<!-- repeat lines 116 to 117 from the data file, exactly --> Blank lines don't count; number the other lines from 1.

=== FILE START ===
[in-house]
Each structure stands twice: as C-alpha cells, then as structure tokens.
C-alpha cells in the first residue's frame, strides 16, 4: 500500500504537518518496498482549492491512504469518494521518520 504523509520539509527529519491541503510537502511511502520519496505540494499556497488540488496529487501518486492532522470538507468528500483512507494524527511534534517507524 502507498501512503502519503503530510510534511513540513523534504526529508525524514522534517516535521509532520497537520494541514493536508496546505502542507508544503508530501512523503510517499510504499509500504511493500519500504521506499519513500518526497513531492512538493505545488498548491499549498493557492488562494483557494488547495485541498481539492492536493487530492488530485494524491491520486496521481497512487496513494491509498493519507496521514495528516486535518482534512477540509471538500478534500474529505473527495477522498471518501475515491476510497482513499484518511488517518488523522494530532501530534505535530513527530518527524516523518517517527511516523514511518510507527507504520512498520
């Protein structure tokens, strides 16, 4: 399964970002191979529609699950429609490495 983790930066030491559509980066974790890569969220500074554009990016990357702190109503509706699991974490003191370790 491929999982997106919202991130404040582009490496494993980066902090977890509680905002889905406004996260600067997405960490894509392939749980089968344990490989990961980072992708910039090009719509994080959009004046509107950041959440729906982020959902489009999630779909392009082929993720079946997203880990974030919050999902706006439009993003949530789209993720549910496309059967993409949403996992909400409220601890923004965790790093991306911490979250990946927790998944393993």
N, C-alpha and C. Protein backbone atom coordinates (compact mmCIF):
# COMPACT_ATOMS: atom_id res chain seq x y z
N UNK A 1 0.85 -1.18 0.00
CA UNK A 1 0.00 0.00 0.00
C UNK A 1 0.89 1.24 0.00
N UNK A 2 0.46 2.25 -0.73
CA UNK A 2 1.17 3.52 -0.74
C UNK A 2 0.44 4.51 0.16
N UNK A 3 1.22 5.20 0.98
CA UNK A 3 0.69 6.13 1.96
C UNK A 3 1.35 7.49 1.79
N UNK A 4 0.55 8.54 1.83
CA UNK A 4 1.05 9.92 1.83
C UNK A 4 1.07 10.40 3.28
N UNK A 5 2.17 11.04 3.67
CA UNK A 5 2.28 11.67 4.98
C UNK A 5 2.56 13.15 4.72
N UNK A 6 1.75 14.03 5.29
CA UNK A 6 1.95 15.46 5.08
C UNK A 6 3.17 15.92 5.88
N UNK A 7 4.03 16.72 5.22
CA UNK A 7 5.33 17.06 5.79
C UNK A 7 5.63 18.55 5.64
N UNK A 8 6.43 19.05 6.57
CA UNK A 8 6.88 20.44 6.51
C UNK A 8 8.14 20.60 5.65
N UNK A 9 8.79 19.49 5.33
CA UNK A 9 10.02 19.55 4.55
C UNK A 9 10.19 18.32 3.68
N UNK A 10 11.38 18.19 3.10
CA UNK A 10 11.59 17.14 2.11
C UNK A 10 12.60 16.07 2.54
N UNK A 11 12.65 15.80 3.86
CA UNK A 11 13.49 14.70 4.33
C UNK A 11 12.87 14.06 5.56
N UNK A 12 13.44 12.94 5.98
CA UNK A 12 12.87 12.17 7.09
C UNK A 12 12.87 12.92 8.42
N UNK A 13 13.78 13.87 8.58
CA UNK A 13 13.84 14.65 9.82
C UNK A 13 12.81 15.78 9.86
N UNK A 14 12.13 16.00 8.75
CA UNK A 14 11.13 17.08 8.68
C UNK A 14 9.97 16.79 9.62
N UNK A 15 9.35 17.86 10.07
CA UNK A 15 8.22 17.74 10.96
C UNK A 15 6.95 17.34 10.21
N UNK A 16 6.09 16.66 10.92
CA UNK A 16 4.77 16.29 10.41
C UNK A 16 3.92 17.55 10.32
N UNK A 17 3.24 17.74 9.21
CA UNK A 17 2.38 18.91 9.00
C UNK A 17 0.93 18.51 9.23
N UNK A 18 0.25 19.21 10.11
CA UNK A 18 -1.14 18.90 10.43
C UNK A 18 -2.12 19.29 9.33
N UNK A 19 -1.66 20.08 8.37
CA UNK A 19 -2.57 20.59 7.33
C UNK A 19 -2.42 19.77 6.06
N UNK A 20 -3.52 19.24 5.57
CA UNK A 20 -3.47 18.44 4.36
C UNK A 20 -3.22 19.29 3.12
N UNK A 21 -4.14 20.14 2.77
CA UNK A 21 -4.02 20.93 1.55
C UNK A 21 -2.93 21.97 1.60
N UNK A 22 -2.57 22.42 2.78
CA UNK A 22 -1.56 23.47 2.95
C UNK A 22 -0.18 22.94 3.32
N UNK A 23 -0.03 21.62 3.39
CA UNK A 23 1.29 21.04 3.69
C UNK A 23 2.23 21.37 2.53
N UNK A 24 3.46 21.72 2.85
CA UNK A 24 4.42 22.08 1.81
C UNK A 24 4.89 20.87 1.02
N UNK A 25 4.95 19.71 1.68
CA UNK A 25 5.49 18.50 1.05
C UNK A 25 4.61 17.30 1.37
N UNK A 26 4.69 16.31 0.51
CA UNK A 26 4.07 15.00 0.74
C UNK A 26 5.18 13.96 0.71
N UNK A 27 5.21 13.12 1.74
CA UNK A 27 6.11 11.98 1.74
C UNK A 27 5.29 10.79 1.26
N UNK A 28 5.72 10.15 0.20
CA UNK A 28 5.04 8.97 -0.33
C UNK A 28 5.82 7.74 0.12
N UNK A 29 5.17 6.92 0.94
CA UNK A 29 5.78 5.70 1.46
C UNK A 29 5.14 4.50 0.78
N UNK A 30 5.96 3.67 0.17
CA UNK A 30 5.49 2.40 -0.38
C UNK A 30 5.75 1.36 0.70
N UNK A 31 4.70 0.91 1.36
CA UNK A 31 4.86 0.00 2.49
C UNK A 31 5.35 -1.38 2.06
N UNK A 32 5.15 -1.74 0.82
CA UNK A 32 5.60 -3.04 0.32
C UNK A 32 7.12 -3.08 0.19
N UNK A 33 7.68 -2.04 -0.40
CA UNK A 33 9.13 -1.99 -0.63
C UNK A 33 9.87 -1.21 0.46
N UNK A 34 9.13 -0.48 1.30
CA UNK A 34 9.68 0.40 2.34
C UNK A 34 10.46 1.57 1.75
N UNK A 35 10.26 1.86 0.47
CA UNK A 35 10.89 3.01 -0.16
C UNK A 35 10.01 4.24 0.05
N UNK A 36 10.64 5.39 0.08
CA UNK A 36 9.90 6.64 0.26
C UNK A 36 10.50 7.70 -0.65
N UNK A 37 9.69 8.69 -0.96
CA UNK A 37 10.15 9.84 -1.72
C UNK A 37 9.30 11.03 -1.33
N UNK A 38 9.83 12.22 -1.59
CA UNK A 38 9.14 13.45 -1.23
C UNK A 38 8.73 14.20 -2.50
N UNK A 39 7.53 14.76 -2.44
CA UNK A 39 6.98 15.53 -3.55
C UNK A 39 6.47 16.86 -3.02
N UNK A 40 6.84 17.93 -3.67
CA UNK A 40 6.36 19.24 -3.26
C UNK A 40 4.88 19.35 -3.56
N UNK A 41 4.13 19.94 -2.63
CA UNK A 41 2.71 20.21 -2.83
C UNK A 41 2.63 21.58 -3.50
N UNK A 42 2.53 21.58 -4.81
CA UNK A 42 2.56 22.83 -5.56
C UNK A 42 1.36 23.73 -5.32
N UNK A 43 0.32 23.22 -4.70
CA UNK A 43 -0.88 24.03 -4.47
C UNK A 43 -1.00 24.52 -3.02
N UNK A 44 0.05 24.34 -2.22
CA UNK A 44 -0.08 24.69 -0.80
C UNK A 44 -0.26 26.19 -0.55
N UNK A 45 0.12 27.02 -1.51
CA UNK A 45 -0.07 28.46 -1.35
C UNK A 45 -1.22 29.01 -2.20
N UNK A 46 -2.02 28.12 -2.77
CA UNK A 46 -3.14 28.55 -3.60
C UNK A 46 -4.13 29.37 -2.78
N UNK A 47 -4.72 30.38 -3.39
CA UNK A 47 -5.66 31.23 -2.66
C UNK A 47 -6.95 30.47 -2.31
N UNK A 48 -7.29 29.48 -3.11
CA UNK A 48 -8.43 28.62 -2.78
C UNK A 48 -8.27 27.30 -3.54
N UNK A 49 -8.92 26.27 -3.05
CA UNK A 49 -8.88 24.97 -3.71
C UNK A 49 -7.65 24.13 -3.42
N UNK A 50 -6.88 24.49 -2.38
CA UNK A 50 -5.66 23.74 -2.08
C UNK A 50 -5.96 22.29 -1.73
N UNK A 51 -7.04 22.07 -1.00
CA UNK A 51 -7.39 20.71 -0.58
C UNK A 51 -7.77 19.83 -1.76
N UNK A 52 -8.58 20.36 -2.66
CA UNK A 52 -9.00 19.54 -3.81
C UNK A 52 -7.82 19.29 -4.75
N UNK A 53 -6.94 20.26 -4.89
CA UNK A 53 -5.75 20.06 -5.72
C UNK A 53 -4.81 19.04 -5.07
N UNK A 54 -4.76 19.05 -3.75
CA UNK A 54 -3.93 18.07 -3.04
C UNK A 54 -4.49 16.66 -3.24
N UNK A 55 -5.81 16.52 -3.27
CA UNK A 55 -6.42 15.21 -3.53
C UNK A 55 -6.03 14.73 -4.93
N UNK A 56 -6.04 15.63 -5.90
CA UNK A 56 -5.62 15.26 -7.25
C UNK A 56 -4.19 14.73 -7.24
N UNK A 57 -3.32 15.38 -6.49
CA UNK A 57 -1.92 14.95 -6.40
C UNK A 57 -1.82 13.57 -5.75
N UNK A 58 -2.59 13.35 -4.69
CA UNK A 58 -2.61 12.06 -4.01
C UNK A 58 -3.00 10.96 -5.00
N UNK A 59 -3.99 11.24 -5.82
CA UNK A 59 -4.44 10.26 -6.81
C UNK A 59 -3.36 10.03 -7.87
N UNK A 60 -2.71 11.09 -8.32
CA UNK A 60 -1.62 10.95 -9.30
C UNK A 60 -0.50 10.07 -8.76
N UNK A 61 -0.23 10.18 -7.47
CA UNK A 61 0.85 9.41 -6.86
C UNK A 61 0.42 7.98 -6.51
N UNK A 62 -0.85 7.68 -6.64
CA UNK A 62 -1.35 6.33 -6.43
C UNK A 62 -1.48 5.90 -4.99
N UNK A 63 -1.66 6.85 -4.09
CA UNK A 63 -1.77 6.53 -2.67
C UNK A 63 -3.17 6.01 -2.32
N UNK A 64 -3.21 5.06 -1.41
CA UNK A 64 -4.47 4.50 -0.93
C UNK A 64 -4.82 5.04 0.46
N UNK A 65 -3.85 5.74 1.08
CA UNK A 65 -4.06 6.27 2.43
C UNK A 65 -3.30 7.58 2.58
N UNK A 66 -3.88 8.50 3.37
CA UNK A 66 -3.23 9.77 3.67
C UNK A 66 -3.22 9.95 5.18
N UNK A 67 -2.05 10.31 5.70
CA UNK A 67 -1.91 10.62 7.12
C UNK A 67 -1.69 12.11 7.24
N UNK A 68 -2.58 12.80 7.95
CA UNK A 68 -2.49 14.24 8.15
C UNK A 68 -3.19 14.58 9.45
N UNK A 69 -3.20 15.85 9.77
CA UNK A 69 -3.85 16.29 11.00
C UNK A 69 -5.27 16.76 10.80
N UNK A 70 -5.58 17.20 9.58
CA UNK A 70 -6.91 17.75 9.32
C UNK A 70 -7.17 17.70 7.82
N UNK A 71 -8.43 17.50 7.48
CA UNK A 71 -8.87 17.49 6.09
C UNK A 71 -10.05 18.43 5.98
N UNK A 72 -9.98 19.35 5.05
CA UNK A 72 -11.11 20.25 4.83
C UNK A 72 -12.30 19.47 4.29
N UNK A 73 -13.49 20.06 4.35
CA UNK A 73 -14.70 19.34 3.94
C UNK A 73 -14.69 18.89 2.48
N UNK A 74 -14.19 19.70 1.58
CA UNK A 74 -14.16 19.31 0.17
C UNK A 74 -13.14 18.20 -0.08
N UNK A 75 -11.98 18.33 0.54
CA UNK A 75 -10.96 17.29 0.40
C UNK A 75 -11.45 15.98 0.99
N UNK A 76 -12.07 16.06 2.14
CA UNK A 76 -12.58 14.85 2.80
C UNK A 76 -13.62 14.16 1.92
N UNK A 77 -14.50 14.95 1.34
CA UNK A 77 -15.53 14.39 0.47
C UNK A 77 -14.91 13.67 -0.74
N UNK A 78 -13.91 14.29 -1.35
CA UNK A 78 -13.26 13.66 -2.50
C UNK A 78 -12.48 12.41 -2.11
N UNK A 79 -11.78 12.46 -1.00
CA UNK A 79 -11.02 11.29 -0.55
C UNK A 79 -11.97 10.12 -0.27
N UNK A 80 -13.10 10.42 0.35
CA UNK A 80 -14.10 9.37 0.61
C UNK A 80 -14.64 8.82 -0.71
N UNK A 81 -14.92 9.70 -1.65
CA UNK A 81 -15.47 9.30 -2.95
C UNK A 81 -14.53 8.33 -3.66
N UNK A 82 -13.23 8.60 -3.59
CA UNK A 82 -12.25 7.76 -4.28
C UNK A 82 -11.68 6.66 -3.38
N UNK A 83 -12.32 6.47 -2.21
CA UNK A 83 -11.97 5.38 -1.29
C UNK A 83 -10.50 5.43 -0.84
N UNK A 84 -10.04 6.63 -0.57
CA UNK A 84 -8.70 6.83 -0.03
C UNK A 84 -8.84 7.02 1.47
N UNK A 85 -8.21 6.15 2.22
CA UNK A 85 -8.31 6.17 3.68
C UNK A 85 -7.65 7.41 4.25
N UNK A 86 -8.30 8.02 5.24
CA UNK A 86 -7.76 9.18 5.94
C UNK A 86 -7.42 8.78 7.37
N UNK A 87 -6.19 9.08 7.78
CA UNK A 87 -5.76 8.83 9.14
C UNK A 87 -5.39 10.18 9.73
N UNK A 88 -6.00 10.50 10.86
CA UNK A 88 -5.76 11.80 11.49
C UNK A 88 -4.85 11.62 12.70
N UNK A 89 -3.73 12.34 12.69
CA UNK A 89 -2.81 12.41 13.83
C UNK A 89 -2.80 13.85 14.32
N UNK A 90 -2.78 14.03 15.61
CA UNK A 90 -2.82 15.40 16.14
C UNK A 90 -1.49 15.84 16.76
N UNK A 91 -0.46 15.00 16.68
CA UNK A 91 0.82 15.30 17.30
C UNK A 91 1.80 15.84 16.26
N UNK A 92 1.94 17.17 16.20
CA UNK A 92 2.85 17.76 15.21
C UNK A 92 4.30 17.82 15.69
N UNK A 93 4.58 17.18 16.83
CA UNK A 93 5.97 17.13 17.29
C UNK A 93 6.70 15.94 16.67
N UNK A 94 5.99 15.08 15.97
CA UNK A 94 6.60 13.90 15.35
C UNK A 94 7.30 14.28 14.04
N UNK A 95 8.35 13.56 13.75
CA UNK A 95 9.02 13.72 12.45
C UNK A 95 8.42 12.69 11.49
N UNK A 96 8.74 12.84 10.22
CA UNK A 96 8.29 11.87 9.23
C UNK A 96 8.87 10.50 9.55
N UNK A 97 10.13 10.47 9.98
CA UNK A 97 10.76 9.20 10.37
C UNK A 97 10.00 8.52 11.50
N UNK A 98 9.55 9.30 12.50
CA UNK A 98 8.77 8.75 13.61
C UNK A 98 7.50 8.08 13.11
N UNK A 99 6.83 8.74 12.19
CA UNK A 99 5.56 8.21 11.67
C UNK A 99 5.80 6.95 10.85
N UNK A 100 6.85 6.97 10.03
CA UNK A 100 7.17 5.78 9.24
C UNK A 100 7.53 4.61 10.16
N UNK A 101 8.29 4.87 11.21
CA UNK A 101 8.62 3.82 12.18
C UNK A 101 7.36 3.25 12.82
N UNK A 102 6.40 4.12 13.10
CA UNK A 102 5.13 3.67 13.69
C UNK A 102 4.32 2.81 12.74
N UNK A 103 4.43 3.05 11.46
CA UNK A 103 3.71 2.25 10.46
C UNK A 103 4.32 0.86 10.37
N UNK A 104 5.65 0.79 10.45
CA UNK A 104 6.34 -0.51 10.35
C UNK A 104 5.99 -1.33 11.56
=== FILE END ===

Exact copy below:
CA UNK A 37 10.15 9.84 -1.72
C UNK A 37 9.30 11.03 -1.33